VAM Scores Raise Concerns, Criticisms and Questions on Teacher Effectiveness

By: Allison Nielsen | Posted: February 24, 2014 3:15 PM

Reports on teacher effectiveness in the Sunshine State were released Monday after the Florida Education Association lost a lawsuit with the Florida Times-Union. The Jacksonville-based newspaper wanted the department to release the records so the public could determine the quality of Florida’s teachers.

The Florida Department of Education’s value-added model -- or VAM system -- is a metric which measures public school teachers’ individual value to student progress throughout the year. As a result of the lawsuit, Florida parents are now able to see exactly how the system works in assessing the state's teachers.

The VAM system uses a formula that takes students’ scores on reading and math tests to evaluate teacher contributions or “value added” that a teacher provides each year. The model tries to predict how each student will improve year over year using this formula.

School districts have been receiving VAM data since 2011 and the data can reflect student test score growth from one, two or three academic years.

VAM scores can be important for teachers -- districts use them for 40 percent to 50 percent of teachers’ annual evaluations, which can ultimately decide whether a teacher keeps his/her job or gets the boot.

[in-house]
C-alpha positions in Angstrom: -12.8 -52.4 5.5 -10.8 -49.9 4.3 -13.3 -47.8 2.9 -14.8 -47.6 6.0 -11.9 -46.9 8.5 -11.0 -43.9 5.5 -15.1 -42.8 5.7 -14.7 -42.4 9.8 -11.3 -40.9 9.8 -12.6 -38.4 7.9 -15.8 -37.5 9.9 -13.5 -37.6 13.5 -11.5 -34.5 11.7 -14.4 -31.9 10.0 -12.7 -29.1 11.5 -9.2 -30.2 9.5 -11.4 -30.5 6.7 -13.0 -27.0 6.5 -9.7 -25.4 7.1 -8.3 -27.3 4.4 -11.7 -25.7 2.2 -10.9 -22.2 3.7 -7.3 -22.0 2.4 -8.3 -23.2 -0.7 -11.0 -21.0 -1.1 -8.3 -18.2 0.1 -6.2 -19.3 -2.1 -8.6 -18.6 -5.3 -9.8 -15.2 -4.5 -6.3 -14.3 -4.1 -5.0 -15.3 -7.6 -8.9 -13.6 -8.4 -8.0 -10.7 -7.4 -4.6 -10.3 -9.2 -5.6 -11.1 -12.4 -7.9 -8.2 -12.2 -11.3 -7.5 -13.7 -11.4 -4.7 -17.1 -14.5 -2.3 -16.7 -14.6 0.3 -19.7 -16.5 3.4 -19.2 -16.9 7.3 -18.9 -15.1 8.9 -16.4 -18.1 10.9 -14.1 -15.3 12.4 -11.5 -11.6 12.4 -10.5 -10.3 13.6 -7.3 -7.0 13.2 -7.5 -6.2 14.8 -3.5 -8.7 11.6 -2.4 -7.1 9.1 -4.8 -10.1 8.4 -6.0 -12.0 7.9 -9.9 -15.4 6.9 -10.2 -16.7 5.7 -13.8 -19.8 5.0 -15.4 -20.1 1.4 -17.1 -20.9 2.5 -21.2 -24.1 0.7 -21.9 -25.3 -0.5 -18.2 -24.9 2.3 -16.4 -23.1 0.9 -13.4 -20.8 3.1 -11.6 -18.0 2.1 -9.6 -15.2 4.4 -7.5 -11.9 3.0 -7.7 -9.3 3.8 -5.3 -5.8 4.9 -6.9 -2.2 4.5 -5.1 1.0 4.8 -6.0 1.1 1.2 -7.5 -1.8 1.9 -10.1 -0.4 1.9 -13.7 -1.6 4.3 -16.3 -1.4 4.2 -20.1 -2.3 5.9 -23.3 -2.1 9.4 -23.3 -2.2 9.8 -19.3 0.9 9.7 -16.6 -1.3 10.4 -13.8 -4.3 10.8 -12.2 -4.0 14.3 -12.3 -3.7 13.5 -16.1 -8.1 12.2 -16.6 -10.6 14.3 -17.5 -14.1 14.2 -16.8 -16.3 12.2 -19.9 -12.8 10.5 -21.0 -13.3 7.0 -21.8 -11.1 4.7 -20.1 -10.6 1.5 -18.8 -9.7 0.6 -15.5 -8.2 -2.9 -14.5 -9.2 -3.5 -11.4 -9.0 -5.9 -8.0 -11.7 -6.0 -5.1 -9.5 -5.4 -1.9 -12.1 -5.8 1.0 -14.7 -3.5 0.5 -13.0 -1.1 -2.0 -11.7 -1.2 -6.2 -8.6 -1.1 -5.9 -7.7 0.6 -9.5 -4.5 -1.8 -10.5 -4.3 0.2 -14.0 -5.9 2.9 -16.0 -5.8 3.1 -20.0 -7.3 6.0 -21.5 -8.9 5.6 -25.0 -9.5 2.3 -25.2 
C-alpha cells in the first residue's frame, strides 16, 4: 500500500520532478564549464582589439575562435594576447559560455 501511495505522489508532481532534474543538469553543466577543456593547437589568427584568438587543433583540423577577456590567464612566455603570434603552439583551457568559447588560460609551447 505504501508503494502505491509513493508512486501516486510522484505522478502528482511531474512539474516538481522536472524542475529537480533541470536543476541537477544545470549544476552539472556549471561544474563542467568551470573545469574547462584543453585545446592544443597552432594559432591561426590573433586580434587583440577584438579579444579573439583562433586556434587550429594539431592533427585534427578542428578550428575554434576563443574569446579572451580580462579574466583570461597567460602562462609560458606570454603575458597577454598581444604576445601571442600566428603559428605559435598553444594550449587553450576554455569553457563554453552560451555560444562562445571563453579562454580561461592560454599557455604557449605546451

According to a Times-Union analysis of the data, the report showed about 58 percent of school districts last year saw most of their teachers receive aggregated scores below statewide averages.

Their analysis also found the majority of teachers in Northeast Florida school districts were scored above the average and seven of the 10 schools with the highest VAM scores were located in Miami-Dade County.

In a letter to teachers, Commissioner of Education Pam Stewart warned that the information and individual teacher names could be publicly posted by media outlets, but also said the department does not intend to post the teacher information on its website. Instead, the DOE will only provide the data to parties to the lawsuit and those making public-record requests for the information.

The score release has brought a wave of controversy and criticism from the Florida Education Association, whose members took to Twitter on Monday to voice their concerns over the data.

“The VAM data is an expensive boondoggle that is taking money from the classroom,” FEA tweeted, calling the data “worthless.”

“It is ludicrous to try to determine the value of a teacher using a formula that is comprehensible only to a small number of statisticians,” the FEA wrote in its talking points for union leaders. “With the problems that the DOE has been having with data on testing and school grades, we have little confidence in these complex figures used to determine a teacher’s evaluation.”

In a call Monday, the DOE’s chief of staff Kathy Hebda explained that VAM scores were only part of teacher evaluations.

“Looking at this information in isolation can lead to misunderstandings about a teacher's overall performance,” she said.